Garbage In, Garbage Out. Don't blame the tool.

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asadsaleh profile image
AsadSaleh

As a contrast, I really love JSX. I love how we use javascript's 'map' to render list. I don't know, maybe it's just me.

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phil_lgr profile image
Phil Léger

One thing I know... I don't want to maintain the templates that you wrote,

but you will find my typed JSX easy to maintain yourself

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sebbdk profile image
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vndre profile image
Andre • Edited

I love React, but I feel there are two kinds of developers: the ones who understand it and others who don't. The "standard" way of learning and doing React is wrong: bootstrapping an app with CRA and just building it to create a SPA is bad as OP pointed out.

I have been working with React for like 5 years and I can tell you I have created some fast and performant JAMstacks, just look how successful Gatsby.js and Next.js have become...

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lexiebkm profile image
Alexander B.K.

Without CRA, we have to handle webpack manually. Fortunately the webpack config which was created by CRA is still adequate for my project. However, learning webpack, will be needed eventually.

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sarahob profile image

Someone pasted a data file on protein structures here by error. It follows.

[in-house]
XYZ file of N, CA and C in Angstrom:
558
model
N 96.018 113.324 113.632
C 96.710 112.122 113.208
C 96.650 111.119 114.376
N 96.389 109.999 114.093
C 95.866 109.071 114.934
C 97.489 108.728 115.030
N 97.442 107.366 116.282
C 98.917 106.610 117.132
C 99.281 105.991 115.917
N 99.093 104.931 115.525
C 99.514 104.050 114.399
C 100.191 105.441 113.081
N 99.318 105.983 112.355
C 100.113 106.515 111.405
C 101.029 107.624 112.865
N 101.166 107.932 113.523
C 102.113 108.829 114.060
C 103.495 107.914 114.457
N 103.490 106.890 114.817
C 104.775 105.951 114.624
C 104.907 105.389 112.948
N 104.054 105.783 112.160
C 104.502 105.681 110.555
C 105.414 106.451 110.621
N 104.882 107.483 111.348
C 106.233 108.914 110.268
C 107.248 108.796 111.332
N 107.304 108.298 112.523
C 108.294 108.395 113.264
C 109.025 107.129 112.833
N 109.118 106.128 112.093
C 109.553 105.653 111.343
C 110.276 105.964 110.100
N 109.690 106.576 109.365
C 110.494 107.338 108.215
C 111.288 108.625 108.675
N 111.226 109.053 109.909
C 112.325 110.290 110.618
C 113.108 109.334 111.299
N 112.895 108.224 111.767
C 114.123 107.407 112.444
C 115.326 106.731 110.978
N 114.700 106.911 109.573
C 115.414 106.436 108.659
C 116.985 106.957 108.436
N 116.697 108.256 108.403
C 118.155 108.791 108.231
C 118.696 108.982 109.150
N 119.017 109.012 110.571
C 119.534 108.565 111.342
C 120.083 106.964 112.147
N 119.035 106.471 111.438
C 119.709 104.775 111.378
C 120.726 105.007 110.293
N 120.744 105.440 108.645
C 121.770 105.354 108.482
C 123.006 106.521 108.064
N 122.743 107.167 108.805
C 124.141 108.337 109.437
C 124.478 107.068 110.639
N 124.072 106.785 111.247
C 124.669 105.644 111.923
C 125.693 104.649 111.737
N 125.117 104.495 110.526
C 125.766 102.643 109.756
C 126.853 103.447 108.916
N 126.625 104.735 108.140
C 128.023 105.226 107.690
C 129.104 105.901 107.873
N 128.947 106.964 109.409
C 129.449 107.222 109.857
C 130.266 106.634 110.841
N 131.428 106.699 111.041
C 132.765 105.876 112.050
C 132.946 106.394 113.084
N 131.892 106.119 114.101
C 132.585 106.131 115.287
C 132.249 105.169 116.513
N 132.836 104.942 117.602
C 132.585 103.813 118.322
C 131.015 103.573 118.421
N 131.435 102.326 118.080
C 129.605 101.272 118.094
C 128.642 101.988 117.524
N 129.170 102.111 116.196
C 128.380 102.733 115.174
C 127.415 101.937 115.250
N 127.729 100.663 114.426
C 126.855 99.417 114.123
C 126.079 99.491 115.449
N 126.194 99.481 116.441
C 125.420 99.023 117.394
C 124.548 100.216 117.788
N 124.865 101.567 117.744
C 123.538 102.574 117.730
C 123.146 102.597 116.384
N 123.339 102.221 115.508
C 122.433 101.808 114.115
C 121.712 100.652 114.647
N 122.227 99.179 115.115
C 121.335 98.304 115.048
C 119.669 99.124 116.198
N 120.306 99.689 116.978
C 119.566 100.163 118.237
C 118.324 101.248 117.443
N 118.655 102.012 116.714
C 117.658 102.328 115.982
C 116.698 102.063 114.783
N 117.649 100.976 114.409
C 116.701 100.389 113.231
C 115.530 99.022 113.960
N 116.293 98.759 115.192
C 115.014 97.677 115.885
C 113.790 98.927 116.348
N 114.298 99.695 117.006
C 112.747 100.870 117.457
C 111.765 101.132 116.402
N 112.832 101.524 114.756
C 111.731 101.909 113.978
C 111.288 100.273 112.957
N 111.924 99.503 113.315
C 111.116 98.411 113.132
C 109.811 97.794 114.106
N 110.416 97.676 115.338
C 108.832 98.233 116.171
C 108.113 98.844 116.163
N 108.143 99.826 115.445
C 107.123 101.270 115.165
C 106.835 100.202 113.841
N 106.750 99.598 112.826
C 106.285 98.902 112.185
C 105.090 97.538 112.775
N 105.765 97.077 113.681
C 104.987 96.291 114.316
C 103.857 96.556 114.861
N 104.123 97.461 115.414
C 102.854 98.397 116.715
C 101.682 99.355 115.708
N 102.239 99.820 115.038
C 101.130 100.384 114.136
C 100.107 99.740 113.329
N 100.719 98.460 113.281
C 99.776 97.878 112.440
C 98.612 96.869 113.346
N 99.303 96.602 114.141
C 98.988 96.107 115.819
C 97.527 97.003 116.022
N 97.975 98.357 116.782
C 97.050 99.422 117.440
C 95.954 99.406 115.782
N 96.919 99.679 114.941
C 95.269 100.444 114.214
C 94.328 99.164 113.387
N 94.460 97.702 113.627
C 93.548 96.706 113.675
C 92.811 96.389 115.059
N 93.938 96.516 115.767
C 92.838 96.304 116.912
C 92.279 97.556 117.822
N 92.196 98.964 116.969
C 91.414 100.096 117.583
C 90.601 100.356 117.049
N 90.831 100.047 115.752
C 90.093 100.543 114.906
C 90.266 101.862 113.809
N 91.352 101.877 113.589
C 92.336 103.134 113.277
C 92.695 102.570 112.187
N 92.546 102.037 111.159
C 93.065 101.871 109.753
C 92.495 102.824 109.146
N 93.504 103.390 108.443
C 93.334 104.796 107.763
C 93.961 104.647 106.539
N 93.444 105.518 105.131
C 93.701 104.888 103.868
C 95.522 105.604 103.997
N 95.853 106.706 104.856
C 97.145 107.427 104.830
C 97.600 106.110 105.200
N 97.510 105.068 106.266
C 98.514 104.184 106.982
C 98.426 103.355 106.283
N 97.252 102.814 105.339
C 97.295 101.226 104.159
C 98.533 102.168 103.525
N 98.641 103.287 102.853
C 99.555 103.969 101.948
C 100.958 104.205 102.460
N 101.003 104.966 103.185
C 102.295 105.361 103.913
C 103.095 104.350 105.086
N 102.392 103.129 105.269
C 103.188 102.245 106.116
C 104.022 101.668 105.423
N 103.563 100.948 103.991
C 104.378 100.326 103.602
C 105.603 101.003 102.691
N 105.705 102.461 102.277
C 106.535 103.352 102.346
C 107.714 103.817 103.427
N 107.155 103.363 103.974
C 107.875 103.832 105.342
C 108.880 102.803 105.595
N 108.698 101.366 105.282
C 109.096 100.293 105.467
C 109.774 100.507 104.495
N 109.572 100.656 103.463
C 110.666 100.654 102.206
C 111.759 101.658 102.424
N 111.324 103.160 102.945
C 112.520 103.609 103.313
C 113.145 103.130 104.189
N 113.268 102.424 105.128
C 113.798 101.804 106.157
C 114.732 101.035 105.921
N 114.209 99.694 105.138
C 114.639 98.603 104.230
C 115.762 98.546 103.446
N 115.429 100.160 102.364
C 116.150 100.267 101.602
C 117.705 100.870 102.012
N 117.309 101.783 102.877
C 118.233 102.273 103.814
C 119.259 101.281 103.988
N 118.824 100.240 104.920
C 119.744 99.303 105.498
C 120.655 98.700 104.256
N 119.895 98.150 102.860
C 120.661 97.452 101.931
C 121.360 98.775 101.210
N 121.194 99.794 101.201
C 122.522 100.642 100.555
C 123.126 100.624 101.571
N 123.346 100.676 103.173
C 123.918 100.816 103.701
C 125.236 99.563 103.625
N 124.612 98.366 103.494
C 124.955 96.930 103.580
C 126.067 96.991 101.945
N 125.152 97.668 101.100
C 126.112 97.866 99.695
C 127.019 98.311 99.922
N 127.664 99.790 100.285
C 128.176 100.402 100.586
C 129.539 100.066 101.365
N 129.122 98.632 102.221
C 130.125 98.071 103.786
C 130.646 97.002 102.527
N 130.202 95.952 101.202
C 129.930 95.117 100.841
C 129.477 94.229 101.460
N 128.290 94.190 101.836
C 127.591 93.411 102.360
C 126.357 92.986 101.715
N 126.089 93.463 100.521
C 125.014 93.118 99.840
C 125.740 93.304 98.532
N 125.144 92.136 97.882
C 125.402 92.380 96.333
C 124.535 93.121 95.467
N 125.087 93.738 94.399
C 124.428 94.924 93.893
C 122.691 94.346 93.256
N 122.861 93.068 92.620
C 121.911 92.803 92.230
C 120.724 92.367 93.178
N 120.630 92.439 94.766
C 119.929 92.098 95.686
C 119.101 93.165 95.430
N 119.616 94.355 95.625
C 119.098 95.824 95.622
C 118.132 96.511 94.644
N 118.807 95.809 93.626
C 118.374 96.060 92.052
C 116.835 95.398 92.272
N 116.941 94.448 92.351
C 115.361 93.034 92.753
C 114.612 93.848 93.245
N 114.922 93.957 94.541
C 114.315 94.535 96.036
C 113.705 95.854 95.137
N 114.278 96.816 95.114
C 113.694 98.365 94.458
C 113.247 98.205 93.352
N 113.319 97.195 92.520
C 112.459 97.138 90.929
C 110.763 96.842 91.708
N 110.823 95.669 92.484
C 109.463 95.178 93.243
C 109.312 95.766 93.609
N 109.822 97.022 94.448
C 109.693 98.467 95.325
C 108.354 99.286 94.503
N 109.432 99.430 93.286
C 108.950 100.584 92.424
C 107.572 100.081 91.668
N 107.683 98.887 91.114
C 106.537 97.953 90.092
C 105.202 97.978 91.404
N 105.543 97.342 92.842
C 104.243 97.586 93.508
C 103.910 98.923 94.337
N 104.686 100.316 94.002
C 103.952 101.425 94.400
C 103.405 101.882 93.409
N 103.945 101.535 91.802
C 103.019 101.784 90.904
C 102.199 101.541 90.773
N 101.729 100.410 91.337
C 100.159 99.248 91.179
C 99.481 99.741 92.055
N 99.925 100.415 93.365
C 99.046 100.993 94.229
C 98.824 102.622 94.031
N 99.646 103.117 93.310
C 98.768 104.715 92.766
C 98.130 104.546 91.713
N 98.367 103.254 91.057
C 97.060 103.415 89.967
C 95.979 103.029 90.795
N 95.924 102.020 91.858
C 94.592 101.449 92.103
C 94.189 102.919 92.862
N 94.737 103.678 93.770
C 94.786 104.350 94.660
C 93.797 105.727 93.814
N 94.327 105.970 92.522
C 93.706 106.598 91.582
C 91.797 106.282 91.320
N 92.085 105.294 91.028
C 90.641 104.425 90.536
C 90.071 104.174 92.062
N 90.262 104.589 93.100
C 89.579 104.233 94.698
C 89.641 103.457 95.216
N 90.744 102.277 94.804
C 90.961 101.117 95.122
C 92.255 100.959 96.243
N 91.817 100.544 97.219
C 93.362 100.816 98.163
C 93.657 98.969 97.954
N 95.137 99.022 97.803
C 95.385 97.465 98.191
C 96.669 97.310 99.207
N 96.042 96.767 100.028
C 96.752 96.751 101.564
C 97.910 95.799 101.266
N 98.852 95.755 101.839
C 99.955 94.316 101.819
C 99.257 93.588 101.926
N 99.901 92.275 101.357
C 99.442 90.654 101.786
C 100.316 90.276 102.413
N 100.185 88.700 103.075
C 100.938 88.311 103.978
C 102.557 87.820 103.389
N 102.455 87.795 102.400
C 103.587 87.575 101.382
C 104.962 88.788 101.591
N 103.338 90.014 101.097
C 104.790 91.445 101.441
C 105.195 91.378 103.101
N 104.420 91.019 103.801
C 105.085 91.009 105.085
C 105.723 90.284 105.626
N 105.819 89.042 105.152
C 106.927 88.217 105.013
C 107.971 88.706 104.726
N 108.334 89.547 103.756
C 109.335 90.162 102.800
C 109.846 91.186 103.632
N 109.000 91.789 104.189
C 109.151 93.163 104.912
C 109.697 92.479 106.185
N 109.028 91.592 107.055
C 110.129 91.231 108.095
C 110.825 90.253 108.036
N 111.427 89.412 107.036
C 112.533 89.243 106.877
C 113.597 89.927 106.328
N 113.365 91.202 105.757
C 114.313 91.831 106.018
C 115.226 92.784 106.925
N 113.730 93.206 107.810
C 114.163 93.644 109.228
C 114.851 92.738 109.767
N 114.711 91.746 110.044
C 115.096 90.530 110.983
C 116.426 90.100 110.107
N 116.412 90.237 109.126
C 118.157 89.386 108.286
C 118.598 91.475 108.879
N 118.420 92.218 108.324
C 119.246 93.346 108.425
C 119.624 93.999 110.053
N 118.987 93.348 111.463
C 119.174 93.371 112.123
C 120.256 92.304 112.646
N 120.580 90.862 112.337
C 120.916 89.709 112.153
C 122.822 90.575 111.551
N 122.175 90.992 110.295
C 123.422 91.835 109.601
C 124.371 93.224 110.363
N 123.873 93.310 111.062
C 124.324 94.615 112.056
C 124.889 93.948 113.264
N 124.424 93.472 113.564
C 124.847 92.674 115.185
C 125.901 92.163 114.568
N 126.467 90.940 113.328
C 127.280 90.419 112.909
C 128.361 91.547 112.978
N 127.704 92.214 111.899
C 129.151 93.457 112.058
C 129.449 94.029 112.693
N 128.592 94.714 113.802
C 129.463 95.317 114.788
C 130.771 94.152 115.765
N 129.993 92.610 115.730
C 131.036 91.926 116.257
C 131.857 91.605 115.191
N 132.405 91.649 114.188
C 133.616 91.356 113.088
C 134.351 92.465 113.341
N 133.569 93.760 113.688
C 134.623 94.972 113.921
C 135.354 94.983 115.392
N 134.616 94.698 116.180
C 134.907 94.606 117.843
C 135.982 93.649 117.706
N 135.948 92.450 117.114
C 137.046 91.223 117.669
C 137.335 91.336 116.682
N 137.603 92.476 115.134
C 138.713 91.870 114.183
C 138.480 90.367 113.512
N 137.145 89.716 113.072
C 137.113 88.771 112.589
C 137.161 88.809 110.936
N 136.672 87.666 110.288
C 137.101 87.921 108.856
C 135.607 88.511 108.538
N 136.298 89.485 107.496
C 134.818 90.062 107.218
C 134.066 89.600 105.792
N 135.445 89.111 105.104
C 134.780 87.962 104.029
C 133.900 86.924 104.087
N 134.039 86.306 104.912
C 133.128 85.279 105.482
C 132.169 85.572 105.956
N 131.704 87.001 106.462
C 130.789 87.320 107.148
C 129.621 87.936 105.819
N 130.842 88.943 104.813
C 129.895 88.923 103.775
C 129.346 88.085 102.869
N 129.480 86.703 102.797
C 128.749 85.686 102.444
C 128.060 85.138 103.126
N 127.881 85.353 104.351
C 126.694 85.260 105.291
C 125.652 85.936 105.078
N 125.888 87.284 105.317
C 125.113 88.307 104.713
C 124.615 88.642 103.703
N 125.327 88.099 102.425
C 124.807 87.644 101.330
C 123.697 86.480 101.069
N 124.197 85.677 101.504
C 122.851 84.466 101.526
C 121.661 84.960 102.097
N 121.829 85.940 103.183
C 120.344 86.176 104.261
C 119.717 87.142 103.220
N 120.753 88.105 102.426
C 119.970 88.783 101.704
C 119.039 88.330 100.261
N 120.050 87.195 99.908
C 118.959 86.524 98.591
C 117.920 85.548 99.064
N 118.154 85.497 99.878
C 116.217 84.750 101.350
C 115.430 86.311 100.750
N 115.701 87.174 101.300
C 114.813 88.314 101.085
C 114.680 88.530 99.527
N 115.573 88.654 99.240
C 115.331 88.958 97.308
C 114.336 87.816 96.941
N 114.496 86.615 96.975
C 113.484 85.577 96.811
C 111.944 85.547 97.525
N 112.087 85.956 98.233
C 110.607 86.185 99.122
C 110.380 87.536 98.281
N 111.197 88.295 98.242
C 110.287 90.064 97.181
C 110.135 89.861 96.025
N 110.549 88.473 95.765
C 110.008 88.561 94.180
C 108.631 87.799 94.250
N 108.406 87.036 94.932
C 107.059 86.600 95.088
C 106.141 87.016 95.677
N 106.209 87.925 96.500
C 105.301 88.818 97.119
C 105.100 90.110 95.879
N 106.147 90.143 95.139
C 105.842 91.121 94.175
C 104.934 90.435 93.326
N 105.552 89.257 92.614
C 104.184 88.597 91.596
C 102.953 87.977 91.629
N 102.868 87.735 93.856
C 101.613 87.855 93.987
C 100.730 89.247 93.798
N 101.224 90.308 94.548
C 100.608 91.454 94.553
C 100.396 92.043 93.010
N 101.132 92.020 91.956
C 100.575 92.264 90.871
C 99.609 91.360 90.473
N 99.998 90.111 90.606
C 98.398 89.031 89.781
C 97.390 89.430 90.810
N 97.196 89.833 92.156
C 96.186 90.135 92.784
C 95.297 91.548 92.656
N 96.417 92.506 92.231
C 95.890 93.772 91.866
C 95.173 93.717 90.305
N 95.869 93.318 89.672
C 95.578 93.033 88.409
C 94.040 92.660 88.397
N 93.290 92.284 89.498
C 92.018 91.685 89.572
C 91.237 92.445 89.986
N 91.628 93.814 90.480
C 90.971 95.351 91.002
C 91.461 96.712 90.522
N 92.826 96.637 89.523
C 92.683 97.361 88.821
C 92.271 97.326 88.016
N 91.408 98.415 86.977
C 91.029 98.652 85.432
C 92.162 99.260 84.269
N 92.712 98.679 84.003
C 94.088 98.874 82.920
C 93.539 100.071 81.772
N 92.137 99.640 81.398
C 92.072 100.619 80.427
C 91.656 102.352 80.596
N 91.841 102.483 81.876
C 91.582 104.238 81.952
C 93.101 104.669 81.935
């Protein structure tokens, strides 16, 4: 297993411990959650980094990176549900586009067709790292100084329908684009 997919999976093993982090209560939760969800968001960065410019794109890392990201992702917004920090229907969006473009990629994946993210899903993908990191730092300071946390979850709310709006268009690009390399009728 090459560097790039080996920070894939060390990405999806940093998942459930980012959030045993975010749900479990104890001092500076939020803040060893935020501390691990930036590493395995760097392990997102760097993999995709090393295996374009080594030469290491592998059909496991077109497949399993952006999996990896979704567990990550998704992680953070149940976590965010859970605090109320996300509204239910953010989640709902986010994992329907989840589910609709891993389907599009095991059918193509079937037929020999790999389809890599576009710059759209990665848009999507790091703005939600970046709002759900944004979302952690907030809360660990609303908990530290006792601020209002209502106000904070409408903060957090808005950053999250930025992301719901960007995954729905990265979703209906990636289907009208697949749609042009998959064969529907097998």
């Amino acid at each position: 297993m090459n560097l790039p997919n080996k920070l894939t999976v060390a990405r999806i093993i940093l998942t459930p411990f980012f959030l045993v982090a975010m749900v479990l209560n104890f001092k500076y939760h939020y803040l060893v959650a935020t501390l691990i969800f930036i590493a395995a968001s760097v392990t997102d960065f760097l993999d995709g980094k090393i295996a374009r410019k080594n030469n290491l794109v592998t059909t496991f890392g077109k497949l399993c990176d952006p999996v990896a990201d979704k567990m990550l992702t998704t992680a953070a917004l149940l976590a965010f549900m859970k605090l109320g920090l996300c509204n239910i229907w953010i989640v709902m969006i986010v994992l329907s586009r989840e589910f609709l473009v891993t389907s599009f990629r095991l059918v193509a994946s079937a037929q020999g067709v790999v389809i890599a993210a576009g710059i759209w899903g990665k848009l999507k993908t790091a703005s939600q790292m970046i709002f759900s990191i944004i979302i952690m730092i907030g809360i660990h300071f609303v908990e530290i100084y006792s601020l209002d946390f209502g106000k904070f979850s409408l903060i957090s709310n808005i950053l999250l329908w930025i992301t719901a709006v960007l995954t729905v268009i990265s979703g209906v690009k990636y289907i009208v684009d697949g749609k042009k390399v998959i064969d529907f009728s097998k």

Sarah 🦄

Interesting perspective. I think rather than being solely a React issue I think it’s a SPA issue. Single Page Apps are the reason the web doesn’t behave like the web anymore.

Another issue is using frameworks for the sake of using frameworks. The first thing that should be considered before starting any project is who are the users, where are they and what are we giving them. answering these questions help identify the correct stack.

You can write performant react. So again I think the issue is people not considering performance as a first class citizen and instead it’s become a “nice to have” and here is where users with poor connections or less powerful devices suffer most.

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pozda profile image
Ivan Pozderac

I agree, you can implement conditional bundle loading for separate parts of the app, lazy load data or load in background, same as gatsby loads on link hover so you have lazy loading and fast response.